Improved cell survival by the reduction of immediate-early gene expression in replication-defective mutants of herpes simplex virus type 1 but not by mutation of the virion host shutoff function
Johnson, P.A.; Wang, M.J.; Friedmann, T.
Journal of Virology 68(10): 6347-6362
ISSN/ISBN: 0022-538X PMID: 8083974 Accession: 008830673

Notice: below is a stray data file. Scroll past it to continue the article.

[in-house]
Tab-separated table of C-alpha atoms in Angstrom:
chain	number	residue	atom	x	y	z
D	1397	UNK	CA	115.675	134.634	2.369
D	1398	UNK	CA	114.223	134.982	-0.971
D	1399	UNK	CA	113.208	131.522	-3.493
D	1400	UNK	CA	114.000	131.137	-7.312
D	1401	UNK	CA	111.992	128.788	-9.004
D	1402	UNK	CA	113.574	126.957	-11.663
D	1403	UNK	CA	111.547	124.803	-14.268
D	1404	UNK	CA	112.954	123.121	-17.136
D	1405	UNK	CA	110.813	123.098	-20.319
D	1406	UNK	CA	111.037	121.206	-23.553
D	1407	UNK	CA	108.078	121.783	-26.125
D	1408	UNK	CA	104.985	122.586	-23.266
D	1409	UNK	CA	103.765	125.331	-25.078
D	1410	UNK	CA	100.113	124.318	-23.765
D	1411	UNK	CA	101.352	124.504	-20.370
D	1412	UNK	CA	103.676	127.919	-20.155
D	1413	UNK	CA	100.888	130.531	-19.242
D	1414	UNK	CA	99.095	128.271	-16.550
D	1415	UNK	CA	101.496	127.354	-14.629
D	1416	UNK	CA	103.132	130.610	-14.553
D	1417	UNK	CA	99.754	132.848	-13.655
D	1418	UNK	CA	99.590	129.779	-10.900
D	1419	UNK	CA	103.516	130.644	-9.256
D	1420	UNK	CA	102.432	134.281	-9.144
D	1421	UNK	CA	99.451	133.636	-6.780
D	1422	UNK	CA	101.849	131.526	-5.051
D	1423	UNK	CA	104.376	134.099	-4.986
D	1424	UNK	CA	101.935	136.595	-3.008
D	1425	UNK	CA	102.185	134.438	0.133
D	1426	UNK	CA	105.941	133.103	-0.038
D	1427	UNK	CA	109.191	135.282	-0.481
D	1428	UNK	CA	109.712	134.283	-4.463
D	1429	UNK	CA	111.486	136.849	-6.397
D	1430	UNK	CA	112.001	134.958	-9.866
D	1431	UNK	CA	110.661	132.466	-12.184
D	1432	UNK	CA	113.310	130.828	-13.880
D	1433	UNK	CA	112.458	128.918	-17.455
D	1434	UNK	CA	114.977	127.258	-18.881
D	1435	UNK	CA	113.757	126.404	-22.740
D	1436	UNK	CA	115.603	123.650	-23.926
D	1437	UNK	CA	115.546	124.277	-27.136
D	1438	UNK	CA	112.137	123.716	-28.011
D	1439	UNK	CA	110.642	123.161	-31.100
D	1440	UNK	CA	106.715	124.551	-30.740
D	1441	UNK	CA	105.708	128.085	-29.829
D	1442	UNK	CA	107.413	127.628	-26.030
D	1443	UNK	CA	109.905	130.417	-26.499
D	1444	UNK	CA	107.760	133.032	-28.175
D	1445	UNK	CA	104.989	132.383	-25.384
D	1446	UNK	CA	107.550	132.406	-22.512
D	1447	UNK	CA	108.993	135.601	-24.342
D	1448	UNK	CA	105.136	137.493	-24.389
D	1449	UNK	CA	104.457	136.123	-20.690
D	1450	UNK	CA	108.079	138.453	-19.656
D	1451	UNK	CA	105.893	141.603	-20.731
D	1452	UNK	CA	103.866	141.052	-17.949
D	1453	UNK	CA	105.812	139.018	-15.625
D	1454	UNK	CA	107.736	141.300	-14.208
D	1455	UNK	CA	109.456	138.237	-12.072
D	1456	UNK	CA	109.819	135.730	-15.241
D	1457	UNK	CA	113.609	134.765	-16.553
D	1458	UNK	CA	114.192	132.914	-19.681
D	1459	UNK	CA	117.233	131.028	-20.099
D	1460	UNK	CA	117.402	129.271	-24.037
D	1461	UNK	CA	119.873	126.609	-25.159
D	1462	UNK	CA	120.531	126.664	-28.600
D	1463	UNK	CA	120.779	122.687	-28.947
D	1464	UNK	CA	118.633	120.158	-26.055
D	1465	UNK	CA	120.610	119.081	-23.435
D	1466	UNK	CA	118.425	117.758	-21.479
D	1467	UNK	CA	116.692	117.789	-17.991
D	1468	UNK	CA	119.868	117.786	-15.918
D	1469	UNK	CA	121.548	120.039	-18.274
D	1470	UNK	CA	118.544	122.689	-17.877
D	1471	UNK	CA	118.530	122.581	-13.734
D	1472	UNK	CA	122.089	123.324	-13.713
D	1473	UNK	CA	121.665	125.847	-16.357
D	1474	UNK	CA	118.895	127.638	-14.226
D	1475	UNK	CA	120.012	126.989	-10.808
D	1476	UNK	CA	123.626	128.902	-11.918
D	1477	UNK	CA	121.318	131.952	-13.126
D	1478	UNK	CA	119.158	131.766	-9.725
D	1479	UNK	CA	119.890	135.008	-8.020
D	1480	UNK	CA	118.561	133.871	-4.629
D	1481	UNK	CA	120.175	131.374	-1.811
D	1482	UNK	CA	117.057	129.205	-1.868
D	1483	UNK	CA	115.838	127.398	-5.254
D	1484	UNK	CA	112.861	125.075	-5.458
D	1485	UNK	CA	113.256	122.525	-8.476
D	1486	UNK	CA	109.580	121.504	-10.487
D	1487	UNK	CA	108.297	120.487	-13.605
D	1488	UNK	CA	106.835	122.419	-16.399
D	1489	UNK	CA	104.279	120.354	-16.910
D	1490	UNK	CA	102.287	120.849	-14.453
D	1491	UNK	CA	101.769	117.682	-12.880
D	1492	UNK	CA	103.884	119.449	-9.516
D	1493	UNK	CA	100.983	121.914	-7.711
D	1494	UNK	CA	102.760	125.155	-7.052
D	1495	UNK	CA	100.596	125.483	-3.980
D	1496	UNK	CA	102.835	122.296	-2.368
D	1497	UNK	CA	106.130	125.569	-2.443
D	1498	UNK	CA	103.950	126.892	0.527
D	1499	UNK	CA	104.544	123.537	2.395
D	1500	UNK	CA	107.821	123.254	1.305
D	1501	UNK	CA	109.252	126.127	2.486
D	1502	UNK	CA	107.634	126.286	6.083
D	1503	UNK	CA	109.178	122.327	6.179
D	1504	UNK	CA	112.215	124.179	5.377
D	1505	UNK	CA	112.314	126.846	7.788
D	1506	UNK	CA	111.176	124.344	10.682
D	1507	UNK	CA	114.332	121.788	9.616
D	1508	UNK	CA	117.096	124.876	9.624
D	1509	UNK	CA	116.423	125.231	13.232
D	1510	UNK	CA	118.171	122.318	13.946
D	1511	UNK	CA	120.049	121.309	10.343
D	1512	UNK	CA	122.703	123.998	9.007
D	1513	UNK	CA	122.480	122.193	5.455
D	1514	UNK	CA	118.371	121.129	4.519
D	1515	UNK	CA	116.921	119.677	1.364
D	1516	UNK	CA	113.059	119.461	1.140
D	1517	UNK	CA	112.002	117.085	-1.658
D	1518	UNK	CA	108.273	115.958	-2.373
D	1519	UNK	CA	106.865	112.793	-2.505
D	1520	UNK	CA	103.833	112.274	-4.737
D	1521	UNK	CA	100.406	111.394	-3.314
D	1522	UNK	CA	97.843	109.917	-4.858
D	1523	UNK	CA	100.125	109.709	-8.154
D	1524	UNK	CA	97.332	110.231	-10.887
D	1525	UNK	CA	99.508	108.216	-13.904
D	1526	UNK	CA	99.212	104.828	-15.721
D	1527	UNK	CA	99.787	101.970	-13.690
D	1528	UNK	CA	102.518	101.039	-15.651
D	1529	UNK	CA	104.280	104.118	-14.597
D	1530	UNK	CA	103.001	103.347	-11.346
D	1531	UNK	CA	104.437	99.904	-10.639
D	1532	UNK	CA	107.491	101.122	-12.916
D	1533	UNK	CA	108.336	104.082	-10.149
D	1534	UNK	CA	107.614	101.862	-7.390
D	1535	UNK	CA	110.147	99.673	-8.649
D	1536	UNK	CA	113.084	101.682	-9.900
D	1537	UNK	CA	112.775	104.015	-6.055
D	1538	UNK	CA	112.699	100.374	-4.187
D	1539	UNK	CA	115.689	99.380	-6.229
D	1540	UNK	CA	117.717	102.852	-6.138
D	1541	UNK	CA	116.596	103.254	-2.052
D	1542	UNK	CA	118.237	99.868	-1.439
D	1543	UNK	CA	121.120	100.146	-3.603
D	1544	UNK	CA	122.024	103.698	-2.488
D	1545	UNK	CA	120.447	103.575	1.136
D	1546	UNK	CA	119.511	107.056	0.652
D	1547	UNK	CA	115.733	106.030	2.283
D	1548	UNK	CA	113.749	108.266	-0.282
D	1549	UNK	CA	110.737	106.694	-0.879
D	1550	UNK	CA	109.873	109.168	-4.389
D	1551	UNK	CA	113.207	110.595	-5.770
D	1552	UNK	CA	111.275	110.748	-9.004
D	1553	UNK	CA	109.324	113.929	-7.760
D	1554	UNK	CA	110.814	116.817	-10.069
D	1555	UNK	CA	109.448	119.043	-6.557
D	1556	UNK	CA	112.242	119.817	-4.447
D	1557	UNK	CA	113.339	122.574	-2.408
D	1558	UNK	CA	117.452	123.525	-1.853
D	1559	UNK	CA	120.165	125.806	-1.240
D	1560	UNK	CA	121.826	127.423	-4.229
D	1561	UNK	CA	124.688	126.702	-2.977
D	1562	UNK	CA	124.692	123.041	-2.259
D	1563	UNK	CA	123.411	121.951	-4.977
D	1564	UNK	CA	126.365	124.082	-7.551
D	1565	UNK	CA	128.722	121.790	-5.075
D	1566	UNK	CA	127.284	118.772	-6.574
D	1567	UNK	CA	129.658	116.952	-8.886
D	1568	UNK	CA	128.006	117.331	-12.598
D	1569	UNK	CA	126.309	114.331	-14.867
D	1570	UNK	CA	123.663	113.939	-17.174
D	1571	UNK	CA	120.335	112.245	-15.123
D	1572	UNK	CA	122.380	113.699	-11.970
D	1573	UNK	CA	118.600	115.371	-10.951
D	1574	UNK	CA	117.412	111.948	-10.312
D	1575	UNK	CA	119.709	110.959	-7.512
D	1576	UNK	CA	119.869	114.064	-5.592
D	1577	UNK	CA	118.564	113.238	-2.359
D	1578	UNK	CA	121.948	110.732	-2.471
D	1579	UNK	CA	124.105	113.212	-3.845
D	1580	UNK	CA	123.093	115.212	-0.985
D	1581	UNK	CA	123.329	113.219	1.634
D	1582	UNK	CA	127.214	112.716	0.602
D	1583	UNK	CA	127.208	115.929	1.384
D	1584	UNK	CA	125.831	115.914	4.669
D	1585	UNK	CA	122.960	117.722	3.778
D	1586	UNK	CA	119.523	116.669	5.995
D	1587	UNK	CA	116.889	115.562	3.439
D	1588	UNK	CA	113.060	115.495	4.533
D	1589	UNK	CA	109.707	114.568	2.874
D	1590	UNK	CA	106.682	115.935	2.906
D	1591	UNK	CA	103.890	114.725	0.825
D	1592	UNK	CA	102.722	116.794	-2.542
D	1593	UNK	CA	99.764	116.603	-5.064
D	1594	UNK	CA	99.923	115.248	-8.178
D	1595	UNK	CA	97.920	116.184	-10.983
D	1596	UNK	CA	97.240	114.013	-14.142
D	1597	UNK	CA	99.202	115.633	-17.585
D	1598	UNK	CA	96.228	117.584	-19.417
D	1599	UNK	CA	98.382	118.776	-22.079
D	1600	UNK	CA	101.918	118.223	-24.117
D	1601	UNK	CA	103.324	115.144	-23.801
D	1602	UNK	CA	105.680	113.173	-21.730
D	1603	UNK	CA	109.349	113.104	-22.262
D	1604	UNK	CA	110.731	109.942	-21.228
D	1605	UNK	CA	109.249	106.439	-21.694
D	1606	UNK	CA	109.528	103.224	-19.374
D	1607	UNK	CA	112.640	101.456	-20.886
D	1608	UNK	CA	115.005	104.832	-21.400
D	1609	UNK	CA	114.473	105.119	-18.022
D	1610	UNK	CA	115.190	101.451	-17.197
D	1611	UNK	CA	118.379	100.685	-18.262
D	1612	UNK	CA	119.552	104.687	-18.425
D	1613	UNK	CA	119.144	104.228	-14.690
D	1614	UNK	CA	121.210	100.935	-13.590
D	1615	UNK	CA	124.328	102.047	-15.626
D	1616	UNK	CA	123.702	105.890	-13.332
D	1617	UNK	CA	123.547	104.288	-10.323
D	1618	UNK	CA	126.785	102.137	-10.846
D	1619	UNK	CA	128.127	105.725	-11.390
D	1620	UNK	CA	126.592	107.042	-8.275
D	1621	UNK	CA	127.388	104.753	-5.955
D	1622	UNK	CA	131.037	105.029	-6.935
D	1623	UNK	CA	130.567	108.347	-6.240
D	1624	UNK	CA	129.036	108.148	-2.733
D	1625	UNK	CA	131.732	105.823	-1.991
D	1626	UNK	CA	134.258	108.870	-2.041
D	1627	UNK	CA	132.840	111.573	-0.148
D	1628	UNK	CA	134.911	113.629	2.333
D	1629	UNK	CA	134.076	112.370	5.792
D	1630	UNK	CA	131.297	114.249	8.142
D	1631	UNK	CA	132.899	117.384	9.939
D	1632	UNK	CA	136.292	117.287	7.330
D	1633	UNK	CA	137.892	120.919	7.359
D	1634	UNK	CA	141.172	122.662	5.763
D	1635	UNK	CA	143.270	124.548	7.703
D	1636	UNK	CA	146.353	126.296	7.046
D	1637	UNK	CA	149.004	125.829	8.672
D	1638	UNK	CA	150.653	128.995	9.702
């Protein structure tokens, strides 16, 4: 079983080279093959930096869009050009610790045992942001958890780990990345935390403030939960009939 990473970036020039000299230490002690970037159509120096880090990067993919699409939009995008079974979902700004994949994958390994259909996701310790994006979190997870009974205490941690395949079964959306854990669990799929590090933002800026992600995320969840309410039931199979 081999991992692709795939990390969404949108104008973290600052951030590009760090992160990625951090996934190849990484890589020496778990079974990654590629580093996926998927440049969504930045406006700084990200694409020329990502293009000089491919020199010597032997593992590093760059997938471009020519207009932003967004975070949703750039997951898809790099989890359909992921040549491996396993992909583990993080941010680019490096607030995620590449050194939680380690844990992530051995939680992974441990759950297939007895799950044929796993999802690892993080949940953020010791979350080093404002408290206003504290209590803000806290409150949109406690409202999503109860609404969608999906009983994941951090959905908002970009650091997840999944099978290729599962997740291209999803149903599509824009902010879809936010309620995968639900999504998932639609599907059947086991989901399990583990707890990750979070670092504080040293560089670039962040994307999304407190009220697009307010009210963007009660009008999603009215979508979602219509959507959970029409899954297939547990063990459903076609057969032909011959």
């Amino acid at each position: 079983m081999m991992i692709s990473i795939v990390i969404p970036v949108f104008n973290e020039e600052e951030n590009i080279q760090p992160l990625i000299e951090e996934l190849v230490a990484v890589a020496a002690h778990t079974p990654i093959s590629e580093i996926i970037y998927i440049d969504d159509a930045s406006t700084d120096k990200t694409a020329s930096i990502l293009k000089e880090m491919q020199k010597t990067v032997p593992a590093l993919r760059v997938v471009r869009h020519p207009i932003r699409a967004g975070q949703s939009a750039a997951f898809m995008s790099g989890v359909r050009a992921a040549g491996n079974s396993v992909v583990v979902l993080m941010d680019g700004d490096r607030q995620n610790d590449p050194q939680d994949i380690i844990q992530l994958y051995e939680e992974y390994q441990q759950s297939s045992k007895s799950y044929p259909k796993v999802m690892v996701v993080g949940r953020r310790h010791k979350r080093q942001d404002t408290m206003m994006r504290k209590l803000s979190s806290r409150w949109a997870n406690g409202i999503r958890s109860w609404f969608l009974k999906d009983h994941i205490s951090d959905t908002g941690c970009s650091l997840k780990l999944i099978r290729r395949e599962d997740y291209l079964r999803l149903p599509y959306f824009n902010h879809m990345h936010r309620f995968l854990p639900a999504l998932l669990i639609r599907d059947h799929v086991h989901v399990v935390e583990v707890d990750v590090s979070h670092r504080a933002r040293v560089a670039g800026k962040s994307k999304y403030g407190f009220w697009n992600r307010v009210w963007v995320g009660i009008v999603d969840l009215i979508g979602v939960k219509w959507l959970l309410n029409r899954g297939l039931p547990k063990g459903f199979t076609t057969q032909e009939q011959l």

Derivatives of herpes simplex virus type I (HSV-1) have elicited considerable interest as gene transfer vectors because of their ability to infect a wide range of cell types efficiently, including fully differentiated neurons. However, it has been found that infection of many types of cell with vectors derived from replication-defective mutants of HSV-1 is associated with cytopathic effects (CPE). We have previously shown that viral gene expression played an important role in the induction of CPE caused by an HSV-1 mutant deleted for the essential immediate-early gene 3 (IE 3) (P. A. Johnson, A. Miyanohara, F. Levine, T. Cahill, and T. Friedmann, J. Virol. 66.2952-2965, 1992). We have investigated which viral genes might be responsible for CPE by comparing the ability of each of the individual genes expressed by an IE 3 deletion mutant during a nonproductive infection to inhibit biochemical transformation after cotransfection of BHK or CV-1 cells with a selectable marker gene. Transfection of IE genes 1, 2, and 4 individually all caused a marked inhibition of colony formation, while transfection of IE 5 and the large subunit of ribonucleotide reductase had little effect. These results suggested that it would be necessary to mutate or reduce the expression of nearly all HSV-1 IE genes to reduce virus-induced CPE. Therefore, we have used VP16 mutants, which are unable to transinduce IE gene expression (C. I. Ace, T. A. McKee, J. M. Ryan, J. M. Cameron, and C. M. Preston, J. Virol. 63:2260-2269, 1989), to derive two replication-defective strains: 14H-DELTA-3, which is deleted for both copies of IE 3, and in 1850-DELTA-42, which has a deletion in the essential early gene UL42. The IE 3-VP16 double mutant, 14H-DELTA-3, is significantly less toxic than a single IE 3 deletion mutant over a range of multiplicities of infection, as measured in a cell-killing assay, and has an enhanced ability to persist in infected cells in a biologically retrievable form. In contrast, the UL42-VP16 double mutant, in1850-DELTA-42, showed reduced toxicity only at low multiplicities of infection. To test the role of the virion host shutoff function as an additional candidate to influence virus-induced CPE, we have introduced a large insertion mutation into the virion host shutoff gene of an LE 3 deletion mutant and the double mutant 14H-DELTA-3. Mutation of this gene did not reduce the cytotoxicity of either strain. These results demonstrate that long-term survival of cells infected with replication-defective HSV-1 mutants can be enhanced through genetic manipulations that reduce viral gene expression.